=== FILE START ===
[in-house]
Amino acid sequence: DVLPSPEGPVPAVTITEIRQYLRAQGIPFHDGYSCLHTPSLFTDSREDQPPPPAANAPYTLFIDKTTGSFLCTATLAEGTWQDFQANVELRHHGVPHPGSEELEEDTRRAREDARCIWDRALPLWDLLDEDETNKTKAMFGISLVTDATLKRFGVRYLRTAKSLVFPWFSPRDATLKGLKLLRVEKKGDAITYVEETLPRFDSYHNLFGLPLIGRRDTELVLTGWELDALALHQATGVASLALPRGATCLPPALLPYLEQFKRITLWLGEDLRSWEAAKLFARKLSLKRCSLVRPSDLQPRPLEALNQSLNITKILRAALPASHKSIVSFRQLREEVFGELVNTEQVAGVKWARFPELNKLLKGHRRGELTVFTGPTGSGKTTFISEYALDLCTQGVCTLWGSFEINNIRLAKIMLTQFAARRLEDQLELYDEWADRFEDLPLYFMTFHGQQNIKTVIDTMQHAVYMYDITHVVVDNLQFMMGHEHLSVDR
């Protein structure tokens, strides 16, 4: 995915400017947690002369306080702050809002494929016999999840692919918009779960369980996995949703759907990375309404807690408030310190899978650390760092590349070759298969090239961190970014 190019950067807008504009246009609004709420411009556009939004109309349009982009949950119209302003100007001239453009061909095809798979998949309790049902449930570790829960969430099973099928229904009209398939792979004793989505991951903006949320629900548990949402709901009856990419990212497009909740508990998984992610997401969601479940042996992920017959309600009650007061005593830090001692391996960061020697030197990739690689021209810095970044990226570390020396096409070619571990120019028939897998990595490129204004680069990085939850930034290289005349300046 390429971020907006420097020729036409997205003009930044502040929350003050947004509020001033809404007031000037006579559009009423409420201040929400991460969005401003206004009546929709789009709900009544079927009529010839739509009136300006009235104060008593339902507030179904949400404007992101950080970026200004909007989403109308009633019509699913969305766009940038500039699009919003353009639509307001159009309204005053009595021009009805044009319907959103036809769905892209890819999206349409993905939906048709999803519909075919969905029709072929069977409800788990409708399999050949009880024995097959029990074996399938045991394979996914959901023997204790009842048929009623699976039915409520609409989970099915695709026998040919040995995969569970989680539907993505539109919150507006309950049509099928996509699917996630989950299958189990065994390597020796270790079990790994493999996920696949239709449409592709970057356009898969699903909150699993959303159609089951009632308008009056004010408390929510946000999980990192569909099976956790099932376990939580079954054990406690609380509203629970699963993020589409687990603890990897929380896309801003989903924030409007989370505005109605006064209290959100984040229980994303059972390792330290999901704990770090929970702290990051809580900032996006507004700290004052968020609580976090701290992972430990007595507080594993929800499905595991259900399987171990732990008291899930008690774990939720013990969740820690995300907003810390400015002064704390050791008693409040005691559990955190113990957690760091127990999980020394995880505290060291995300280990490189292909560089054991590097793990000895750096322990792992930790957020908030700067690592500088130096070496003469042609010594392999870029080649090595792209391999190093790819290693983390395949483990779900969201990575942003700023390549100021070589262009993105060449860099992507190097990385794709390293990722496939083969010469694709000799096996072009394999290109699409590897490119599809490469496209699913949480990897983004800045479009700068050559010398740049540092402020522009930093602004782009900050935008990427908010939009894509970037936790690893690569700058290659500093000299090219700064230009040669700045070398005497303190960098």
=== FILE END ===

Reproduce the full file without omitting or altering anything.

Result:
[in-house]
Amino acid sequence: DVLPSPEGPVPAVTITEIRQYLRAQGIPFHDGYSCLHTPSLFTDSREDQPPPPAANAPYTLFIDKTTGSFLCTATLAEGTWQDFQANVELRHHGVPHPGSEELEEDTRRAREDARCIWDRALPLWDLLDEDETNKTKAMFGISLVTDATLKRFGVRYLRTAKSLVFPWFSPRDATLKGLKLLRVEKKGDAITYVEETLPRFDSYHNLFGLPLIGRRDTELVLTGWELDALALHQATGVASLALPRGATCLPPALLPYLEQFKRITLWLGEDLRSWEAAKLFARKLSLKRCSLVRPSDLQPRPLEALNQSLNITKILRAALPASHKSIVSFRQLREEVFGELVNTEQVAGVKWARFPELNKLLKGHRRGELTVFTGPTGSGKTTFISEYALDLCTQGVCTLWGSFEINNIRLAKIMLTQFAARRLEDQLELYDEWADRFEDLPLYFMTFHGQQNIKTVIDTMQHAVYMYDITHVVVDNLQFMMGHEHLSVDR
């Protein structure tokens, strides 16, 4: 995915400017947690002369306080702050809002494929016999999840692919918009779960369980996995949703759907990375309404807690408030310190899978650390760092590349070759298969090239961190970014 190019950067807008504009246009609004709420411009556009939004109309349009982009949950119209302003100007001239453009061909095809798979998949309790049902449930570790829960969430099973099928229904009209398939792979004793989505991951903006949320629900548990949402709901009856990419990212497009909740508990998984992610997401969601479940042996992920017959309600009650007061005593830090001692391996960061020697030197990739690689021209810095970044990226570390020396096409070619571990120019028939897998990595490129204004680069990085939850930034290289005349300046 390429971020907006420097020729036409997205003009930044502040929350003050947004509020001033809404007031000037006579559009009423409420201040929400991460969005401003206004009546929709789009709900009544079927009529010839739509009136300006009235104060008593339902507030179904949400404007992101950080970026200004909007989403109308009633019509699913969305766009940038500039699009919003353009639509307001159009309204005053009595021009009805044009319907959103036809769905892209890819999206349409993905939906048709999803519909075919969905029709072929069977409800788990409708399999050949009880024995097959029990074996399938045991394979996914959901023997204790009842048929009623699976039915409520609409989970099915695709026998040919040995995969569970989680539907993505539109919150507006309950049509099928996509699917996630989950299958189990065994390597020796270790079990790994493999996920696949239709449409592709970057356009898969699903909150699993959303159609089951009632308008009056004010408390929510946000999980990192569909099976956790099932376990939580079954054990406690609380509203629970699963993020589409687990603890990897929380896309801003989903924030409007989370505005109605006064209290959100984040229980994303059972390792330290999901704990770090929970702290990051809580900032996006507004700290004052968020609580976090701290992972430990007595507080594993929800499905595991259900399987171990732990008291899930008690774990939720013990969740820690995300907003810390400015002064704390050791008693409040005691559990955190113990957690760091127990999980020394995880505290060291995300280990490189292909560089054991590097793990000895750096322990792992930790957020908030700067690592500088130096070496003469042609010594392999870029080649090595792209391999190093790819290693983390395949483990779900969201990575942003700023390549100021070589262009993105060449860099992507190097990385794709390293990722496939083969010469694709000799096996072009394999290109699409590897490119599809490469496209699913949480990897983004800045479009700068050559010398740049540092402020522009930093602004782009900050935008990427908010939009894509970037936790690893690569700058290659500093000299090219700064230009040669700045070398005497303190960098």